YIDDISH CULTURE GROUP
The Jan. 15, 10 a.m., program of the Century Village
^oup will present a cast of 22 people in a production
tied "The Musical Pageant of Jewish Holidays in Song
Dance." The performers are members of Tikvah
Wassali. The group is directed by Dori Dacher assisted
| Jeanne Raskin and Sooky Stillman. Musical direction is
George Levine, Dori Dacher and Ethel Philips on
>no. Sam Klein, executive board member, will read in
Idish. Violinist Lou Young, Baroque Group "member,
I play accompanied on the piano by Jerry Feinberg.
Shirley Lichstein, or the
temple office.
TEMPLE BETH EL
The temple is introducing a
new series in Adult Education
every Monday from 7:30
through 9 p.m. beginning Jan.
14. Samuel Steinberg will
teach an "Introduction to
Bible, Genesis and Exodus."
Steinberg has his MA from
NYU School of Education. He
vas senior consultant and
iirector, Institute of Jewish
>tudies for the Jewish Educa-
tion Association, assistant
professor at the NYU
Graduate School of Educa-
tion, initructor at the Jewish
Theological Seminary,
Teachers Institute at the
Jewish Institute and School of
Jewish Studies. He has pub-
lished widely.
The Sisterhood will cele-
brate the annual Sisterhood
Sabbath on Friday, Jan. 18
and Saturday, Jan. 19.
The Sisterhood will partic-
ipate in the services Friday
evening, Jan. 18 at 8:15 p.m.
Preceding the services Fri-
day, a Sabbath dinner will be
served in Senter Hall at 6 p.m.
An Oneg Shabbat will follow
Friday services.
On Saturday, Jan. 19 after
services a kiddush will be
served by the Sisterhood.
Prepaid resevations are re-
quired for the dinner. For
further information call the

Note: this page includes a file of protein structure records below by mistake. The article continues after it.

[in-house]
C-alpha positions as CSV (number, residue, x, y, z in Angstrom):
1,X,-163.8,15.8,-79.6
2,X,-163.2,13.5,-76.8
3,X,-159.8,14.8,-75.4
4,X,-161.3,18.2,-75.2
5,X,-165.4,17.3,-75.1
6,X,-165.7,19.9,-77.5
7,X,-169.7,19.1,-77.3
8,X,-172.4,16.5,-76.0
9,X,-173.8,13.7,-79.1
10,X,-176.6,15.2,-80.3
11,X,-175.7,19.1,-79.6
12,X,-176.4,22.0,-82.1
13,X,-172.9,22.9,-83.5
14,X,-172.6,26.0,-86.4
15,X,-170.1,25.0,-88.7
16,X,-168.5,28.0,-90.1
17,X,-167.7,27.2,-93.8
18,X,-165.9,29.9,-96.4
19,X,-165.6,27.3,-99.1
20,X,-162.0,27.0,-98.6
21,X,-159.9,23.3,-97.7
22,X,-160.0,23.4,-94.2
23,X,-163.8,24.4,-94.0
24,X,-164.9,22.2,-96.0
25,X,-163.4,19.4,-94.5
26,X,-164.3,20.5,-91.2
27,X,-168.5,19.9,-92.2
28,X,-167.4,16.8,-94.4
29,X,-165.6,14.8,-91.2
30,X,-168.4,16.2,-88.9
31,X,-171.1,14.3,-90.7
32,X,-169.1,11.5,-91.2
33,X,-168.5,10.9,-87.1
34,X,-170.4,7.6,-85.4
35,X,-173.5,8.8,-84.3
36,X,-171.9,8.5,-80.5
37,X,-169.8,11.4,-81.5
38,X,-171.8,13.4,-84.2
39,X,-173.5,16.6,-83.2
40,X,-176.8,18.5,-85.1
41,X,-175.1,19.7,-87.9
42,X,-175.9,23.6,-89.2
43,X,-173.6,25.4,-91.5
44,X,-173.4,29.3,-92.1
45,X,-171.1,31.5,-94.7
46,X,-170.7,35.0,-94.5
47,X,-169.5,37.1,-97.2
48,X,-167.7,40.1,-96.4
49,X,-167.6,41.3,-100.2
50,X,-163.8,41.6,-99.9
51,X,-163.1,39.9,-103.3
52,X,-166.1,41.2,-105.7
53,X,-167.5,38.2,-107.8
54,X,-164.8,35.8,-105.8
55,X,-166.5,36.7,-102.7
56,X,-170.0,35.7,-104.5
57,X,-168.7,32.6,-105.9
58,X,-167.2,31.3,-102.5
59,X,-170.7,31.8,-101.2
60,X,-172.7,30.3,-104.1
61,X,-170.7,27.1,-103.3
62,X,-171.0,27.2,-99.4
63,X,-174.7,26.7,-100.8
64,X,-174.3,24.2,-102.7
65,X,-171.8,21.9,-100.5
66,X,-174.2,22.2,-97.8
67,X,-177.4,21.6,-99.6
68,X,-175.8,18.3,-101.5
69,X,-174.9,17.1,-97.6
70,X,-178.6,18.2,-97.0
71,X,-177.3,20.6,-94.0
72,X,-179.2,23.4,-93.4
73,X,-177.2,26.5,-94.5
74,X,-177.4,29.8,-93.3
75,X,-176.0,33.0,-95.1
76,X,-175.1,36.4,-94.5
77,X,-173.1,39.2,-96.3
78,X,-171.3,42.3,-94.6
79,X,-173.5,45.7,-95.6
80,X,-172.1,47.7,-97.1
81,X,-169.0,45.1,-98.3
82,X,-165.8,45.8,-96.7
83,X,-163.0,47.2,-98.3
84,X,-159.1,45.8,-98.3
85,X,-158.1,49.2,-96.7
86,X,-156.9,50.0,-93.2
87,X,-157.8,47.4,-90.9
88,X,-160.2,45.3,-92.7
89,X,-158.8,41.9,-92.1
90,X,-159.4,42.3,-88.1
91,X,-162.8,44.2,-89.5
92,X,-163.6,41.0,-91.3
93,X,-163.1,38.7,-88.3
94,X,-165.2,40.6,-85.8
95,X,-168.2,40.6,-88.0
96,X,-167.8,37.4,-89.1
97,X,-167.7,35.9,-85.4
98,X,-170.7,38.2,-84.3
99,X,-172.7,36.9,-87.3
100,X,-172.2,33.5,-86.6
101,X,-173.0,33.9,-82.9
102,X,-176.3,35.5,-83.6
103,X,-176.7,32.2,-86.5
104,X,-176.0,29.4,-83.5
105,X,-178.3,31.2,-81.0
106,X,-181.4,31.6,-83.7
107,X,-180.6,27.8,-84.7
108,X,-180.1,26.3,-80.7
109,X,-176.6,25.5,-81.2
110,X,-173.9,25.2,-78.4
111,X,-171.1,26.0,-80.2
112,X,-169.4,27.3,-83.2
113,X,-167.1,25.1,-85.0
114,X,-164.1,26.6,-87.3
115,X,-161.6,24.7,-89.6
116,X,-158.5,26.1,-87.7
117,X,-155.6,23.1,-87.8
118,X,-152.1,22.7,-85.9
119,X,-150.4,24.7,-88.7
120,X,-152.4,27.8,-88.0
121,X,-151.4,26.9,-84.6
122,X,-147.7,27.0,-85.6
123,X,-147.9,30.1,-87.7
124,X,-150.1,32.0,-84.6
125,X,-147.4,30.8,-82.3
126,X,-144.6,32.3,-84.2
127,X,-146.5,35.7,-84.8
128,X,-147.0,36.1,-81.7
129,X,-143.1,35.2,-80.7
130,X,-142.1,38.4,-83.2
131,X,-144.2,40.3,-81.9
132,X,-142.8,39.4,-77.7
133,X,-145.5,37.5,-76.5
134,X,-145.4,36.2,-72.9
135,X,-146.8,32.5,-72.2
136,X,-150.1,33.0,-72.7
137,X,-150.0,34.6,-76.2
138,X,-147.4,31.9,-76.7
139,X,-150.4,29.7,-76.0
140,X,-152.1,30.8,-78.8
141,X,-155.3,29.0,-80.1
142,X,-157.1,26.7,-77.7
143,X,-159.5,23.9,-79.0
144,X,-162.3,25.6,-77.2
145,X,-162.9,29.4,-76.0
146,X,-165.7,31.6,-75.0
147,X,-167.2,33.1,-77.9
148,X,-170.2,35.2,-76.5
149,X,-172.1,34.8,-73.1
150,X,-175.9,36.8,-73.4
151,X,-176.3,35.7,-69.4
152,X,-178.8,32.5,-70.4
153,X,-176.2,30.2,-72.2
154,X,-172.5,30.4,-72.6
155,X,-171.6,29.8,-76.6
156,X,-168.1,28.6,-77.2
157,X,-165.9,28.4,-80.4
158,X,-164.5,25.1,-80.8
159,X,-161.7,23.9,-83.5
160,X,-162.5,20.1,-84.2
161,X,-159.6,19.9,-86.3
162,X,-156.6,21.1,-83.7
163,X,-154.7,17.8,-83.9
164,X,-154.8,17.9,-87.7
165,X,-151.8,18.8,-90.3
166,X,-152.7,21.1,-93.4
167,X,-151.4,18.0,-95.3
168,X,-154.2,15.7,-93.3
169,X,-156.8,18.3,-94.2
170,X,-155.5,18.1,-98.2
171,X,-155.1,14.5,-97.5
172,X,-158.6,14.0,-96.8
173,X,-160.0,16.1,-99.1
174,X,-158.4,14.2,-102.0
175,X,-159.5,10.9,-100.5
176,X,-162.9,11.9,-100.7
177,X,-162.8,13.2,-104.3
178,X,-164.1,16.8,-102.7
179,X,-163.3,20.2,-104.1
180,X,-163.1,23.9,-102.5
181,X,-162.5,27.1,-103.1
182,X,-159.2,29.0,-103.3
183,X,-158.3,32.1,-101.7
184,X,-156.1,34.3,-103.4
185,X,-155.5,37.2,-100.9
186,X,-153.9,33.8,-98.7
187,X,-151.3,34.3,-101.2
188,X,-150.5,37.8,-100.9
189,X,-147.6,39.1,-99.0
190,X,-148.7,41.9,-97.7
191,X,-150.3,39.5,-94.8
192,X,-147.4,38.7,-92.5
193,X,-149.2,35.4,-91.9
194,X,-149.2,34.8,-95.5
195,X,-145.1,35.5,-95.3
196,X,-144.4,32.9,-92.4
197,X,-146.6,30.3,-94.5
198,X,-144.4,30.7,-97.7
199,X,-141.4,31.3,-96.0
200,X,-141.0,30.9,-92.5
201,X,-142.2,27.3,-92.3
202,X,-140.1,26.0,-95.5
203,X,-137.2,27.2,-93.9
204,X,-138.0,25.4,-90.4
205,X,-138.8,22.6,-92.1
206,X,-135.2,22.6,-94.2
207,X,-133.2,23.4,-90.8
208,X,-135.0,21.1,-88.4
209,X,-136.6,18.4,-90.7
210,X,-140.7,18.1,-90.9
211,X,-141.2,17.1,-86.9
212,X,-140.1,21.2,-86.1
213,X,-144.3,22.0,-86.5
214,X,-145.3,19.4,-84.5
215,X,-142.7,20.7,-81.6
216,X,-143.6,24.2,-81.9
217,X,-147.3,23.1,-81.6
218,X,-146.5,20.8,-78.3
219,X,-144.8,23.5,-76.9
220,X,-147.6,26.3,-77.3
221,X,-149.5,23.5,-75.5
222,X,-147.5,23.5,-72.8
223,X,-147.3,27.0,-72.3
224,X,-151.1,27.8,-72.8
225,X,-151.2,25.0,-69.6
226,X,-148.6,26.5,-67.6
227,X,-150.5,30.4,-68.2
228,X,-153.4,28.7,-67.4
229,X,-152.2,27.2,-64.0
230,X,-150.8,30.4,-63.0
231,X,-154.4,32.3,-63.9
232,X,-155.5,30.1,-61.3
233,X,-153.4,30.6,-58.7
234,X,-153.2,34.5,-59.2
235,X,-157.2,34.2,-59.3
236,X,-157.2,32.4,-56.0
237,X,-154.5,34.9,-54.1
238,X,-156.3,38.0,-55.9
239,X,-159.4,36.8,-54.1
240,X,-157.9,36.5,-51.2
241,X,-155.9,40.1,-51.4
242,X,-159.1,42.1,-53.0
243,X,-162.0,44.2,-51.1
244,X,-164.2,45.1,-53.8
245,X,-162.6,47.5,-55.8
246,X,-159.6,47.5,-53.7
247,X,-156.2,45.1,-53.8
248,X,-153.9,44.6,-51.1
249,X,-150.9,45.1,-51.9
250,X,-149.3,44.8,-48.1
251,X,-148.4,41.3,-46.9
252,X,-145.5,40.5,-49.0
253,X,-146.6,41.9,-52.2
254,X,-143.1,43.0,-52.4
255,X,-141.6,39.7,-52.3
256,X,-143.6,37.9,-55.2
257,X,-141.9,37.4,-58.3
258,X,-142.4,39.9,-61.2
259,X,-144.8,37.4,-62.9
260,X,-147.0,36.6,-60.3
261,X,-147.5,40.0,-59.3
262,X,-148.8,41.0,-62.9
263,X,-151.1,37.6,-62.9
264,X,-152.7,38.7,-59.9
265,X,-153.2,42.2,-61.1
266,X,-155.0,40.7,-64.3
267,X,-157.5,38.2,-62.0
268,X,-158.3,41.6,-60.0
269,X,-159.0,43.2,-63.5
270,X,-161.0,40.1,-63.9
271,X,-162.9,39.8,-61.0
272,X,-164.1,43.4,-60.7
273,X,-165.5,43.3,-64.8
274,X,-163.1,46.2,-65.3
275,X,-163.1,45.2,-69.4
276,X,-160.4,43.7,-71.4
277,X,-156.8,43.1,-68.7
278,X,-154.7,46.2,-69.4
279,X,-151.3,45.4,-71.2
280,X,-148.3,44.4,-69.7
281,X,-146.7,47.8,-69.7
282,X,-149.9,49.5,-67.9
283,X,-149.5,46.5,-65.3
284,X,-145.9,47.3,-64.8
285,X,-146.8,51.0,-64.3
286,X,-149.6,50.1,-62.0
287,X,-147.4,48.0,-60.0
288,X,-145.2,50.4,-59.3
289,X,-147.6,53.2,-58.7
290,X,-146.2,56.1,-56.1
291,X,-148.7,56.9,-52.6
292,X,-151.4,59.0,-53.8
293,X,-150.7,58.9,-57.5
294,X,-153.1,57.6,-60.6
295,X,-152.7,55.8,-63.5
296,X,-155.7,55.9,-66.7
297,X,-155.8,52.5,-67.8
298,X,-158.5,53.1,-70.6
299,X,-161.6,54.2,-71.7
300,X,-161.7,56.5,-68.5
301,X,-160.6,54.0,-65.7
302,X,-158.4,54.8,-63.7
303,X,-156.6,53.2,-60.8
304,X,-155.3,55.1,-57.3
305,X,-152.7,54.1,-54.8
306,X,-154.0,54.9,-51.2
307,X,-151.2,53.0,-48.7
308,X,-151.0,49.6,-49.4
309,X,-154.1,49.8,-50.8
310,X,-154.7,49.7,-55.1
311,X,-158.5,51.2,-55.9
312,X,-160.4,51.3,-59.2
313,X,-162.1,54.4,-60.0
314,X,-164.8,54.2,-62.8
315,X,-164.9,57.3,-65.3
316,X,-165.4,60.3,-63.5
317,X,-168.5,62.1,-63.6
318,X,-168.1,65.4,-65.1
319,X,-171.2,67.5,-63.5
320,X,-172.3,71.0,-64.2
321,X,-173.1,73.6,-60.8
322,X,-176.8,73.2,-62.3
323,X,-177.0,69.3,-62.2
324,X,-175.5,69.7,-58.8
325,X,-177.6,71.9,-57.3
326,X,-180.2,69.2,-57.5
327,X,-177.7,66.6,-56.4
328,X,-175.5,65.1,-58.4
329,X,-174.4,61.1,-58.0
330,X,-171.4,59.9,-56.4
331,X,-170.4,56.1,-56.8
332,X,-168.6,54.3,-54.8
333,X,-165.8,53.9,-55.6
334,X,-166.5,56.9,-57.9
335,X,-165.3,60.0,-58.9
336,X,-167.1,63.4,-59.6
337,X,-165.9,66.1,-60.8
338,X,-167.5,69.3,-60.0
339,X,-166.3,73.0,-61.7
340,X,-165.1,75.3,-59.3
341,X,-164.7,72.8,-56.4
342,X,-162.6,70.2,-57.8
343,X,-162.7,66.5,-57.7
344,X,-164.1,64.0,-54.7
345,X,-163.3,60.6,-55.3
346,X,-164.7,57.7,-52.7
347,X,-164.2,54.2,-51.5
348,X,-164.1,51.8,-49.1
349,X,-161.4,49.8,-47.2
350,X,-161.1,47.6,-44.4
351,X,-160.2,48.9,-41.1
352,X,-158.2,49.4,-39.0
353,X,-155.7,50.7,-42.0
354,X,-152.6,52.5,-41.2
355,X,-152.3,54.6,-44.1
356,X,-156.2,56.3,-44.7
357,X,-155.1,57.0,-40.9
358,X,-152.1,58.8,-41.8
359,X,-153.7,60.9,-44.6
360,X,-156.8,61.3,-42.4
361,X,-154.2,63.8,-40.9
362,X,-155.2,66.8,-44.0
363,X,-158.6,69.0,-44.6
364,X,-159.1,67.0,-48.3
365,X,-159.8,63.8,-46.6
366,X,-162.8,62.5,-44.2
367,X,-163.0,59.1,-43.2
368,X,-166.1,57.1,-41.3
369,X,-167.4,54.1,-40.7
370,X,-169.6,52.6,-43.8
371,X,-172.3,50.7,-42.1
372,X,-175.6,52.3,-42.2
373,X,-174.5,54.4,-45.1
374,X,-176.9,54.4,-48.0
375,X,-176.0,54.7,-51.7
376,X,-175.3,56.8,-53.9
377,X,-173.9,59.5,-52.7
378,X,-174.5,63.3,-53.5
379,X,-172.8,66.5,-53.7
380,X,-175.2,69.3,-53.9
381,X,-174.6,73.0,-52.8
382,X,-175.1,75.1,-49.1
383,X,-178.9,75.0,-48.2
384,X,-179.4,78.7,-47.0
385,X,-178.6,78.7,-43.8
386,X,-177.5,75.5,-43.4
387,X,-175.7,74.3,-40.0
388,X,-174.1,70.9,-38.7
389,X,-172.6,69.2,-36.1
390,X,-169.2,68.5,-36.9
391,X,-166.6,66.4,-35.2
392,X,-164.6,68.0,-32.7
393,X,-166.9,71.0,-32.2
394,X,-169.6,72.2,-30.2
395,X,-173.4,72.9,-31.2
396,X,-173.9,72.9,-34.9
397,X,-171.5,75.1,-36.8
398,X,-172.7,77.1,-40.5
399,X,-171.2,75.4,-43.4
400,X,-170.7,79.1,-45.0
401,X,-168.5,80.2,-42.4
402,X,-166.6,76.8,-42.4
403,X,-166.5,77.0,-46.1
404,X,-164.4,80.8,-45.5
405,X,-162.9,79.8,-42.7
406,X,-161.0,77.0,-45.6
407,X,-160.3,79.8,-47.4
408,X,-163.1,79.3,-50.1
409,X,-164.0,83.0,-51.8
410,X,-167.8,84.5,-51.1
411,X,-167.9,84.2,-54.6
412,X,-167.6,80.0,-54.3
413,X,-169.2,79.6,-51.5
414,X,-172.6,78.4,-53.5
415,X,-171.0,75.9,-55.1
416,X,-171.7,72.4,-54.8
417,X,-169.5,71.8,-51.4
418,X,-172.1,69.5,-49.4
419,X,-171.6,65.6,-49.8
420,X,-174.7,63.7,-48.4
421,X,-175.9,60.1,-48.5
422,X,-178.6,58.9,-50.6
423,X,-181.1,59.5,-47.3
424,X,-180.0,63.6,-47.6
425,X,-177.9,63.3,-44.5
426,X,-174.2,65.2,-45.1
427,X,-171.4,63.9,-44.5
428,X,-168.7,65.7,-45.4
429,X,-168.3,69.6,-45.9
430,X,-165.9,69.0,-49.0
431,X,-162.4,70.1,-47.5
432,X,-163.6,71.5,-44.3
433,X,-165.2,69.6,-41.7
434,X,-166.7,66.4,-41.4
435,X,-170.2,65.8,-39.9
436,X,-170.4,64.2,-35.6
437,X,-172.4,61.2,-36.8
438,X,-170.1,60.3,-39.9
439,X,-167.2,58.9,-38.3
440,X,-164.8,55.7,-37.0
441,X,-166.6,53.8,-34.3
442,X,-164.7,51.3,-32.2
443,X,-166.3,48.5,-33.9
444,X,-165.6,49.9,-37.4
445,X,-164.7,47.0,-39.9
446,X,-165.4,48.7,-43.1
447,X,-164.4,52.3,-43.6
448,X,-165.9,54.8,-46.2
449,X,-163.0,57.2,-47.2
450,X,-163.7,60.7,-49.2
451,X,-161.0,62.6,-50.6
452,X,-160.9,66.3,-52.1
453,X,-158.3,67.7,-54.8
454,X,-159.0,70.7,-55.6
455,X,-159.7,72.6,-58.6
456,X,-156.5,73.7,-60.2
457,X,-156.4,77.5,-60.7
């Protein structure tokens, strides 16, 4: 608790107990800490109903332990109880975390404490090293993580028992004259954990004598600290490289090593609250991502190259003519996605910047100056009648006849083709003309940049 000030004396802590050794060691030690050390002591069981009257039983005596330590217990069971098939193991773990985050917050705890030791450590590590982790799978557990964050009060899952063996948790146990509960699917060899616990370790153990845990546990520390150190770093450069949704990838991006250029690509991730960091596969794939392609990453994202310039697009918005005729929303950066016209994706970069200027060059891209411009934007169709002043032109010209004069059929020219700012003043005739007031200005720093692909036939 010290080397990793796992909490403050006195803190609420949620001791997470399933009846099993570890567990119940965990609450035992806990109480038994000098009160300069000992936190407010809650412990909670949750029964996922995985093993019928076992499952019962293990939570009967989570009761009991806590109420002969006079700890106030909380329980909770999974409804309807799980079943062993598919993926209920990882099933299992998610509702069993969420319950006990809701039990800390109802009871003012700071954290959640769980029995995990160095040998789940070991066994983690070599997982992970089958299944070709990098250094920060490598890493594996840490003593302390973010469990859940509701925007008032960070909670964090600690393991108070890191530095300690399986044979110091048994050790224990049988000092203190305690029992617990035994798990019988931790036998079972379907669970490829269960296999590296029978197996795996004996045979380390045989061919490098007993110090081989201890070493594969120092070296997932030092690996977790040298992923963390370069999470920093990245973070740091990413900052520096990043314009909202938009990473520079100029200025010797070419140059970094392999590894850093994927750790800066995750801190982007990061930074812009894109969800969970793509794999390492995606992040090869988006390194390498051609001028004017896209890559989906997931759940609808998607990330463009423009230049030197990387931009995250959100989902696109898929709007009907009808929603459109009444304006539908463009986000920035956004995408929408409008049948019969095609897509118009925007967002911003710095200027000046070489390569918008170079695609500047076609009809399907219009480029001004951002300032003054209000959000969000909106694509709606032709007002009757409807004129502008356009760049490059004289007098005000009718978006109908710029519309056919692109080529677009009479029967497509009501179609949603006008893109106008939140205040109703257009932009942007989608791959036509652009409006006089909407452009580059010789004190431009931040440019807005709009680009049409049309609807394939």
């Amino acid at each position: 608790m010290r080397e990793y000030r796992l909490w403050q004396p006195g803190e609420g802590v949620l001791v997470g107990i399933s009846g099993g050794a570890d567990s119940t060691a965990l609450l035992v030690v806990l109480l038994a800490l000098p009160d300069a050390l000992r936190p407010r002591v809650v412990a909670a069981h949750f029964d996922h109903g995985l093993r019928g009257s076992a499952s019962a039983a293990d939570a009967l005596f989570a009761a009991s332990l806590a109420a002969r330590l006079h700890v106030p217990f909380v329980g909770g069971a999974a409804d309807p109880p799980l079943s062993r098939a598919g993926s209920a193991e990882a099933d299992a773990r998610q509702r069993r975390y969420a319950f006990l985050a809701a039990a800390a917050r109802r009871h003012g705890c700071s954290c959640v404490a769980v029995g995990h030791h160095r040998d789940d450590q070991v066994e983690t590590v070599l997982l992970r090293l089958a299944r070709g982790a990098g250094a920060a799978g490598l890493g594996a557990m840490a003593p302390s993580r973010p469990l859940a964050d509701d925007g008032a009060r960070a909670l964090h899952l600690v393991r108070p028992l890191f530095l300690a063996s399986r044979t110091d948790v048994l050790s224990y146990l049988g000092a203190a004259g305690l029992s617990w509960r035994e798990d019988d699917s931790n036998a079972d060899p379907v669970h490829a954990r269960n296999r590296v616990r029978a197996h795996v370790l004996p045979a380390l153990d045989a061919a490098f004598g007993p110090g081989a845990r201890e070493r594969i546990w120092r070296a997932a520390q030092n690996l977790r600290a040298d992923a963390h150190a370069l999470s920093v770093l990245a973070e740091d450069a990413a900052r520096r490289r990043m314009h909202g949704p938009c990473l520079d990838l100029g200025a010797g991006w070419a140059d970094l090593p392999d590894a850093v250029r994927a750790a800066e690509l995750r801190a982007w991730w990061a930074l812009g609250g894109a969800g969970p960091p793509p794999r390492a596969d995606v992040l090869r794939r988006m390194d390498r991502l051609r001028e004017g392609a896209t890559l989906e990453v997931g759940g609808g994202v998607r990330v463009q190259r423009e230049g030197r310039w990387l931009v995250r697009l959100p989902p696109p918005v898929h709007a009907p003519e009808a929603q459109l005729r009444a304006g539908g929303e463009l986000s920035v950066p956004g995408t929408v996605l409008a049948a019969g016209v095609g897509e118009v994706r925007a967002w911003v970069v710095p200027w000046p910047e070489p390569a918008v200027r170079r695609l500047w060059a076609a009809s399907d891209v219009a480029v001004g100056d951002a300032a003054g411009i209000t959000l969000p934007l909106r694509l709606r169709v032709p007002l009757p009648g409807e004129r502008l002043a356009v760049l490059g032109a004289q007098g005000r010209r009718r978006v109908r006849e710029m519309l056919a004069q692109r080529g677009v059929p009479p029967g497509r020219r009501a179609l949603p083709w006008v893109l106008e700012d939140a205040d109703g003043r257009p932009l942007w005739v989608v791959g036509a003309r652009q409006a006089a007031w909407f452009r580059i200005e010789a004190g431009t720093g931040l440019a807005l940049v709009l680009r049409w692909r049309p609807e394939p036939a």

temple office.
TEMPLE ISRAEL
On Jan. 20, 10 a.m., the
Sisterhood will hold a break-
fast meeting. "The Forever
Street" by Frederick Morton
will be reviewed by Elsa Marx.
Guests are invited. Make res-
ervations by calling the temple
office.
TEMPLE JUDEA
Families with young chil-
dren are invited to the
Temple's intergenerational
family Sabbath service, Fri-
day, Jan. 11 at the special time
of 7:30 p.m.
Included in this special
ritual is the blessing of the
children by their families and
birthday blessings by Rabbi
Joel Levine. The Torah service
is structured so that toddlers
and infants can participate
with their families. Rabbi
Levine will continue his
"Stories from Chelm."
Following services, the oneg
shabbat sponsored by Sister-
hood will be held. The entire
ritual will be concluded at 8:45
p.m. so that even the youngest
children may participate. For
more information, call the
office. ______
Approximately 70 members
of the temple are involved in
the Live and Learn series
under the direction of Rabbi
Joel Levine. Rabbi Levine is
teaching prayer and ritual and
the philosophy of Reform
Judaism.
Groups scheduled to meet in
January include Lake Worth-
Greenacres hosted by Mort
and Esther Nagelberg,
Monday, Jan. 14 at 1 p.m.;
Century Village hosted by Ceil
Engel, Tuesday, Jan. 15 at 1
p.m.; and Golden Lakes,
Wednesday, Jan. 16 hosted by
Lew and Gertrude Bennett be-
ginning at 10 a.m. Members
not living in these areas are in-
vited to an additional group
hosted by Bernice and Arnold
Shore, Tuesday, Jan. 29 at 1
p.m. on Singer Island. A
special group for members
who work during the day will
be hosted by Howard and
Carole Mayer, Saturday, Feb.
2, 8 p.m., in Palm Beach Gar-
dens. Rabbi Levine will